Cigarettes: illicit trade caused revenue loss of 77.8 billion rupees in 2021 – Business & Finance

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ISLAMABAD: The illicit cigarette trade in Pakistan caused an estimated revenue loss of 77.8 billion rupees in 2021, representing a market share of 38%.

According to a report compiled by Oxford Economics and launched here on Tuesday, the sustainability of the legitimate cigarette industry and the large tax revenues that Pakistan Tobacco Company (PTC) supports are threatened by the large illicit market which accounted for 38% of cigarettes consumed. in Pakistan in calendar year 2021, with more than 200 brands of illicit cigarettes sold below the mandatory minimum price. As a result, about Rs 77.8 billion in taxes were evaded in 2021.

The report estimates that PTC’s traditional cigarette business and its value chain made a total contribution to Pakistan’s GDP worth Rs 123 billion in 2021.

The increase in market share of illicit cigarettes in recent years has coincided with a sharp increase in excise rates. Excise rates on most legal cigarettes have almost doubled. With the Supplementary Budget of September 2018 followed by another Federal Budget of June 2019, Tier 2 excise rates, which account for 92% of the industry’s total volume, fell from Rs 854 per thousand to Rs 1,650 for a thousand.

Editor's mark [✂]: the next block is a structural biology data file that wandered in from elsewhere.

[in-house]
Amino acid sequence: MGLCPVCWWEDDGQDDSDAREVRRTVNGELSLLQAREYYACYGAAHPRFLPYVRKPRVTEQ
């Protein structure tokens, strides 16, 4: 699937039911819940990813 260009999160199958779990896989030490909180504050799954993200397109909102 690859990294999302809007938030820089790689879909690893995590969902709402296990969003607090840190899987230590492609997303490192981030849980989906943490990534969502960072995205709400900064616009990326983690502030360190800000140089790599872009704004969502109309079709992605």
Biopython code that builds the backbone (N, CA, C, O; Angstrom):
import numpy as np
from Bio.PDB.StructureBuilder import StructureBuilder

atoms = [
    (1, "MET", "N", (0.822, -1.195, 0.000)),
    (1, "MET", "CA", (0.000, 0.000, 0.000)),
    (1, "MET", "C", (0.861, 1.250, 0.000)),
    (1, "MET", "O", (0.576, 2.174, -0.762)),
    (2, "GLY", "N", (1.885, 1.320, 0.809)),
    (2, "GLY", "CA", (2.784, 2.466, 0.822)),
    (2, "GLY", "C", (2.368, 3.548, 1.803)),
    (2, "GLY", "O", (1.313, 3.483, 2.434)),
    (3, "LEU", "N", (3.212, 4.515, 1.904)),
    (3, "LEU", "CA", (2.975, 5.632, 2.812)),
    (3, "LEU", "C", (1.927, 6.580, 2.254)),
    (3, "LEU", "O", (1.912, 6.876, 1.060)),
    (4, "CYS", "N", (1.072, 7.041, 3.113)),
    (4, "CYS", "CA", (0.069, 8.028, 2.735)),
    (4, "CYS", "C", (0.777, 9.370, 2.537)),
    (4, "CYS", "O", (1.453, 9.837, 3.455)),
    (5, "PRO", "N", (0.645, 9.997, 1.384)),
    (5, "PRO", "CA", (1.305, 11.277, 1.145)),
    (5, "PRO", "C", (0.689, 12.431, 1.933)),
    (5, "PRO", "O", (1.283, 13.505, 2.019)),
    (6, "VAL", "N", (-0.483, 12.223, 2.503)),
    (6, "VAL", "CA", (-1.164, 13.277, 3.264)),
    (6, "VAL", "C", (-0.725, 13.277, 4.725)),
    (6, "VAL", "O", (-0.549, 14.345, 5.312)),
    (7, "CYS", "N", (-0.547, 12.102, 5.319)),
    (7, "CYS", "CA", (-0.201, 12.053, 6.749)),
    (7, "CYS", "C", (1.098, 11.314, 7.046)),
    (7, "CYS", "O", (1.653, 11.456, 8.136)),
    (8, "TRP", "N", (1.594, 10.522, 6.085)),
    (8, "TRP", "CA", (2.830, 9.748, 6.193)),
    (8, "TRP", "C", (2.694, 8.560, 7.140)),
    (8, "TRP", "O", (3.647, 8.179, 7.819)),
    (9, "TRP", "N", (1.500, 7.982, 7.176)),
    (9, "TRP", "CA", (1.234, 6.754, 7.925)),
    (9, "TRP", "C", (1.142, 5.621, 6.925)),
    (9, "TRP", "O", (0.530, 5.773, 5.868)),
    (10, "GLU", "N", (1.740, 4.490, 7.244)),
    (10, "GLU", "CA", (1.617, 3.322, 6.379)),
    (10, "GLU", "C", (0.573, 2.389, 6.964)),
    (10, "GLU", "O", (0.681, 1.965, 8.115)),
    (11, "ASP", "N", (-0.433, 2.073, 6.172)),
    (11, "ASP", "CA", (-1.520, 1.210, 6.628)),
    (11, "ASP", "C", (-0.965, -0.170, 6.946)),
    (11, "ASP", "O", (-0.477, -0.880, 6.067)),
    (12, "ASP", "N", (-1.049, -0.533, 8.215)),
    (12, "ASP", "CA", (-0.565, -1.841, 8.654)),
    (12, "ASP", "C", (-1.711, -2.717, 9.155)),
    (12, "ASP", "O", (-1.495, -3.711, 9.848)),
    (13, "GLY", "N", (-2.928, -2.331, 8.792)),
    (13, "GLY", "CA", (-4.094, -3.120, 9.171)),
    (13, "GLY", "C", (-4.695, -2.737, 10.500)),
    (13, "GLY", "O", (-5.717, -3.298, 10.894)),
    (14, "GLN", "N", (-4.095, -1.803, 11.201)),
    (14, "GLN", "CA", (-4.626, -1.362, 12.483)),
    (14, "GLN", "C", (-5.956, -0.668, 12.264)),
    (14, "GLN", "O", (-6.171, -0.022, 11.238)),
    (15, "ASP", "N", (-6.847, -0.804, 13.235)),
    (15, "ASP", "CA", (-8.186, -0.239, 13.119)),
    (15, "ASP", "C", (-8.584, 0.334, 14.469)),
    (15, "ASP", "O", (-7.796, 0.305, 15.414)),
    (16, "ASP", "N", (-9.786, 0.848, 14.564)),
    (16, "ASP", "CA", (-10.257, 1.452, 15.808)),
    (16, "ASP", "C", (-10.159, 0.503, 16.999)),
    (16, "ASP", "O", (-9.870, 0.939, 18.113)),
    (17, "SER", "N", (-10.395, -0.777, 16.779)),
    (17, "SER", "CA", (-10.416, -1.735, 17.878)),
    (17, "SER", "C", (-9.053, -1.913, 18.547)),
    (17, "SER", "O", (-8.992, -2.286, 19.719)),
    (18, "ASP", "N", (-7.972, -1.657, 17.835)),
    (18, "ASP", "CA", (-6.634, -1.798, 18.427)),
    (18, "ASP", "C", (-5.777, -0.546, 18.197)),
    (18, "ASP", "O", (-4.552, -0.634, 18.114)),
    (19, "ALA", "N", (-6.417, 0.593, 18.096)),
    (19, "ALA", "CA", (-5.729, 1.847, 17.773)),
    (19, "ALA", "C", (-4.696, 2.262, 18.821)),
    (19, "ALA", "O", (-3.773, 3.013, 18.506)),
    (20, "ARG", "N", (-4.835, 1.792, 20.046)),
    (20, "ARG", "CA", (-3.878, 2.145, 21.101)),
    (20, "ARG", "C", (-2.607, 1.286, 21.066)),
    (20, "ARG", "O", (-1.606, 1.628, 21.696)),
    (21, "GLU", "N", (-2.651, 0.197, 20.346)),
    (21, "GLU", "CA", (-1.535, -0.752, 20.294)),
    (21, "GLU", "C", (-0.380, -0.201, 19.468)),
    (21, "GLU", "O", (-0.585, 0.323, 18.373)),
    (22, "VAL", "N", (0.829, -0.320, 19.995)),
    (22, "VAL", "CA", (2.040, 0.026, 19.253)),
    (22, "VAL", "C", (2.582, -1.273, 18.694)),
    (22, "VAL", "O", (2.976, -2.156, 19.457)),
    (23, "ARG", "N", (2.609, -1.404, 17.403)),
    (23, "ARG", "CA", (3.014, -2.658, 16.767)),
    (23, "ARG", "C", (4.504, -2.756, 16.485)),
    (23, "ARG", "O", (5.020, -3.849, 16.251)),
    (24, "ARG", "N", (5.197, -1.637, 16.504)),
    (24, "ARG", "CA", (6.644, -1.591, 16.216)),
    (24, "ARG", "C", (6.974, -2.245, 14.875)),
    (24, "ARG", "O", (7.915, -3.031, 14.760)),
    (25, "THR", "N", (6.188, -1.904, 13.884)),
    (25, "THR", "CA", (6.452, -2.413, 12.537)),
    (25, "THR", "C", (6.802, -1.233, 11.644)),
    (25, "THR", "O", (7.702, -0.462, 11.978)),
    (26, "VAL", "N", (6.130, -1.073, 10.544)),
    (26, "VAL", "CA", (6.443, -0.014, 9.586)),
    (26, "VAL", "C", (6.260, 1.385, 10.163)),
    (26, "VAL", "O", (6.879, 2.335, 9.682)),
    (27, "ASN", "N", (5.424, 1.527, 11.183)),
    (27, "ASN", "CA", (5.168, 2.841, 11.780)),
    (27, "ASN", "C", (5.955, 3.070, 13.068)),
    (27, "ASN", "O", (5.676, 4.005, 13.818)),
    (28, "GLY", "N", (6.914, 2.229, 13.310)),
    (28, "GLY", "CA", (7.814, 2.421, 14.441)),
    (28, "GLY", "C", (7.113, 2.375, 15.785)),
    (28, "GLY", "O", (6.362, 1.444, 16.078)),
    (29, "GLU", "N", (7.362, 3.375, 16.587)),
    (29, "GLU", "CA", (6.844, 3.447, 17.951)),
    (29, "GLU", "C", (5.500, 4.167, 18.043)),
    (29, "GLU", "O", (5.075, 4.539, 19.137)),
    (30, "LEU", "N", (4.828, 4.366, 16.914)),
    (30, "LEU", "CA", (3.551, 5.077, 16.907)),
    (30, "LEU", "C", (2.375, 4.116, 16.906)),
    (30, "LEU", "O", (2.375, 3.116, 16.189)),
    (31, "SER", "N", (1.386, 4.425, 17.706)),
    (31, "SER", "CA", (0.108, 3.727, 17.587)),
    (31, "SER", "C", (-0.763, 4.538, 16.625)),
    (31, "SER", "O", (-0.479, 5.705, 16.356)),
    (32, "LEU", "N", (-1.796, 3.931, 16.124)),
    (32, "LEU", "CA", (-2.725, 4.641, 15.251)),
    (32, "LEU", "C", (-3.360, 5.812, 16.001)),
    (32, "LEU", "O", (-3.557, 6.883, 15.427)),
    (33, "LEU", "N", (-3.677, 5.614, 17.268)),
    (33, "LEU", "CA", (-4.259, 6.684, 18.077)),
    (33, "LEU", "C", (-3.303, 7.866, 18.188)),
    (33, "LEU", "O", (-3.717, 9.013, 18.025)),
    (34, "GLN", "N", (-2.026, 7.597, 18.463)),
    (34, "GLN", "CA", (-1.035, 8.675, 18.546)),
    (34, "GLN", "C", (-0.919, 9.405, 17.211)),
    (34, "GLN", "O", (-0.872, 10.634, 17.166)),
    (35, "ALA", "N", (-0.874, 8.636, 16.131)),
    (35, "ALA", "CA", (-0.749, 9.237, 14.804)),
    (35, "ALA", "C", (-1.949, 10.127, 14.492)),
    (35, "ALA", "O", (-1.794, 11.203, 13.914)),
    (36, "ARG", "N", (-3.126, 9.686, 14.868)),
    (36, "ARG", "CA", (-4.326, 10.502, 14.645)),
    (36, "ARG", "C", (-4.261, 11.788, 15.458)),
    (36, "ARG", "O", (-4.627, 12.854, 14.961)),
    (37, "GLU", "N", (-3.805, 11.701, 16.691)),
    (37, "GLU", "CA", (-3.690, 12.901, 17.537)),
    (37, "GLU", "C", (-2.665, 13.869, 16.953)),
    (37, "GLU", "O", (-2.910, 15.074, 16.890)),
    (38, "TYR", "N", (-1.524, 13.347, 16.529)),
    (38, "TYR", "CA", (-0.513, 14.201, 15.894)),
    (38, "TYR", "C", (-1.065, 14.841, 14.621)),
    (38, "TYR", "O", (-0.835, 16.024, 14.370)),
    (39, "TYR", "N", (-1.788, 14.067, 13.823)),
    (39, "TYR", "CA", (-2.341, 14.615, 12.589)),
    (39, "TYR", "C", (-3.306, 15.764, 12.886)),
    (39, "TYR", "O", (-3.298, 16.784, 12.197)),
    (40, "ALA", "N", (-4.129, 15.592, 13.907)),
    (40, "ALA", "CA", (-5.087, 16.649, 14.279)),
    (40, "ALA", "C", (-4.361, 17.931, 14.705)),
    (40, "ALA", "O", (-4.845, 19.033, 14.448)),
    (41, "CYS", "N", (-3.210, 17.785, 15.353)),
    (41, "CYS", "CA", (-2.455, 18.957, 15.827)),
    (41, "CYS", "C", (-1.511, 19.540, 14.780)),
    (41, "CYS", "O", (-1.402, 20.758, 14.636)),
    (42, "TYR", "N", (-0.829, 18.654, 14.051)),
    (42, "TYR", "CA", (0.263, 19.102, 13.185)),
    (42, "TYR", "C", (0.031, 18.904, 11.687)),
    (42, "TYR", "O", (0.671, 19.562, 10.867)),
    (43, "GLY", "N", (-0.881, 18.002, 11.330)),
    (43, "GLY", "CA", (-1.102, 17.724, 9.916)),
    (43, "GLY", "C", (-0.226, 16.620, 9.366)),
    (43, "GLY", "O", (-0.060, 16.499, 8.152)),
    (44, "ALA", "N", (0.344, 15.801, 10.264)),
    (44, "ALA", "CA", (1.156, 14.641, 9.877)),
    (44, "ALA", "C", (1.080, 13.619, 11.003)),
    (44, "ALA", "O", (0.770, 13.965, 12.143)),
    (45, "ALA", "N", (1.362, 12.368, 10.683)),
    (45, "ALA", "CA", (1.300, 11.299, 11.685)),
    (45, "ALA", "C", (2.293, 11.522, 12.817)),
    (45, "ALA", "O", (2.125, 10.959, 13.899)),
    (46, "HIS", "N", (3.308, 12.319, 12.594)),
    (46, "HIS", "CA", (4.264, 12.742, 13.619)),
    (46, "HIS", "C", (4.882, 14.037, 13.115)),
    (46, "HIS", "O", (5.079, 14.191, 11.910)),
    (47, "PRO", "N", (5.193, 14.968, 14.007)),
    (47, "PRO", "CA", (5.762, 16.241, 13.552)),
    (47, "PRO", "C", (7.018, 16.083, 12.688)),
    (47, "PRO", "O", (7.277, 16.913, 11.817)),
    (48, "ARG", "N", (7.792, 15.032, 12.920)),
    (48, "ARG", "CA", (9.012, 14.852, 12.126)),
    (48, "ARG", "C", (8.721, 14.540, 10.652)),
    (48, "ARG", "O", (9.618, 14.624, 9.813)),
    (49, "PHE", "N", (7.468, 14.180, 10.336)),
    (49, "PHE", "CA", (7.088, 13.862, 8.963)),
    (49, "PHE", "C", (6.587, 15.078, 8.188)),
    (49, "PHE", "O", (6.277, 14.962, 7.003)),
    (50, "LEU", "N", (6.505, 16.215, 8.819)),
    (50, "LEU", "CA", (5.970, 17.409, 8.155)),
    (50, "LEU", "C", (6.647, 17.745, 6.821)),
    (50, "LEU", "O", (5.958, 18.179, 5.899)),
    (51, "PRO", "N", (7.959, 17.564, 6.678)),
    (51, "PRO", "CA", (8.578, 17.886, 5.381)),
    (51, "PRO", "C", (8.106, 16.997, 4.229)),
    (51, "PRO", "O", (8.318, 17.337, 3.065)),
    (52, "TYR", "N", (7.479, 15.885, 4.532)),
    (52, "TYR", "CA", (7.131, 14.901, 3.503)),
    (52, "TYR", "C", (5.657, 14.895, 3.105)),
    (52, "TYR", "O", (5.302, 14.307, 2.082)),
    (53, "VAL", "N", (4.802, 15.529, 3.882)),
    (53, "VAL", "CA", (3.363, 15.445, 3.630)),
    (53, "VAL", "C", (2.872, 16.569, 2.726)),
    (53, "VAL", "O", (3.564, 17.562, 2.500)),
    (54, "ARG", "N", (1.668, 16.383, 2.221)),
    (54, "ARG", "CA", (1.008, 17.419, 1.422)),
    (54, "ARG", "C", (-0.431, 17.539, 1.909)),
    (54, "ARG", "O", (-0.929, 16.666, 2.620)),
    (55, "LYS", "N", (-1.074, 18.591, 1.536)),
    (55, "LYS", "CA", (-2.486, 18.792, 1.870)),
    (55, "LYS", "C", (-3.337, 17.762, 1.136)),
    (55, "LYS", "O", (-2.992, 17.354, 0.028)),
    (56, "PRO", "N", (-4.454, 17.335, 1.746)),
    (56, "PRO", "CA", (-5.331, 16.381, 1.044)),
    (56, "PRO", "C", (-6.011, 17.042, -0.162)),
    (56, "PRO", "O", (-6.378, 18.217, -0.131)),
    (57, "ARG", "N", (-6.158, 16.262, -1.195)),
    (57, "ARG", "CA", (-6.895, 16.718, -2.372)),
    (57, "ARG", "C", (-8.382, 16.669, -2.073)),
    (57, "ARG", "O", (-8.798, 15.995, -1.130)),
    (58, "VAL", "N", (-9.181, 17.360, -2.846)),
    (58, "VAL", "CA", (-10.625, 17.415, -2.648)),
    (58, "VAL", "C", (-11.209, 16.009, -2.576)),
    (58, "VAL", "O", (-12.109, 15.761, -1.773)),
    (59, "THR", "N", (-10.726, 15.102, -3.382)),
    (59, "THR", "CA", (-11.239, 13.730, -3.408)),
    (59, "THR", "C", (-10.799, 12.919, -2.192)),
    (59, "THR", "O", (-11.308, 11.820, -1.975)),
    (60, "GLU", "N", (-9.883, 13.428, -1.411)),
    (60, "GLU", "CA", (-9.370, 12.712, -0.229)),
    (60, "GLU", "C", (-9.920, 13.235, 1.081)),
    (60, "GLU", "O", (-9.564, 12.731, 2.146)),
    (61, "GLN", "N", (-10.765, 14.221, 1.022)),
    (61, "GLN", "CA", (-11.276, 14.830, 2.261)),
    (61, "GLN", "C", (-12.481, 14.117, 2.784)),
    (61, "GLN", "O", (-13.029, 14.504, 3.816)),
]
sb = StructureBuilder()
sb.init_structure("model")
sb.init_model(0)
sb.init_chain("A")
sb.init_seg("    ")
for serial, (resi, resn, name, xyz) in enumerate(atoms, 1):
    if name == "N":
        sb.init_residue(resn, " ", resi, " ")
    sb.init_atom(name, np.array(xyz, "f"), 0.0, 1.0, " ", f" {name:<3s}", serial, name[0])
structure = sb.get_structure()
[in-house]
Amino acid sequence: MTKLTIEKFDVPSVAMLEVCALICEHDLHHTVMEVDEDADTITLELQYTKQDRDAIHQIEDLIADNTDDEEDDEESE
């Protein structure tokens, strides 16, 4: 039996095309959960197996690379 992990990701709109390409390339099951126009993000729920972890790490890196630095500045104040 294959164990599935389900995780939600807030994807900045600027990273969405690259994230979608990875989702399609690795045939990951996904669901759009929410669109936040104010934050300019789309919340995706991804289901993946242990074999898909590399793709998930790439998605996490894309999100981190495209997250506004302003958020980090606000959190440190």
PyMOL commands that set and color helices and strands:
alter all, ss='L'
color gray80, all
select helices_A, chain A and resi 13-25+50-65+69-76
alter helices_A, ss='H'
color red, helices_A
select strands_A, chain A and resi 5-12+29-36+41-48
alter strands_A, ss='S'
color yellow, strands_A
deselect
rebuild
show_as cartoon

The continued use of illicit cigarettes has a negative impact on government revenue. Despite rising excise rates, government revenue from legitimate cigarette taxation is estimated to have fallen to Rs 117 billion in 2019-20, 6% lower than the previous year.

Due to income instability and the growing illicit share, excise rates have not been changed in 2020-21. There was therefore no change in the price differential between unpaid (illicit) brands and legitimate brands, as had happened during the recent increases. Government revenue from legitimate cigarette sales increased by 14% to Rs 134 billion in 2020-21.

By avoiding both excise and sales taxes, illicit cigarettes are more affordable than paid legal alternatives.

Therefore, this consumption would shift to the cheaper legal premium alternative, while the remaining 90% of illicit consumption would shift to the cheaper legal alternative. This is, however, a simplifying assumption, as consumers of high-end illicit products may react differently (for example by retracting to other legal categories), the report adds.

Copyright Business Recorder, 2022

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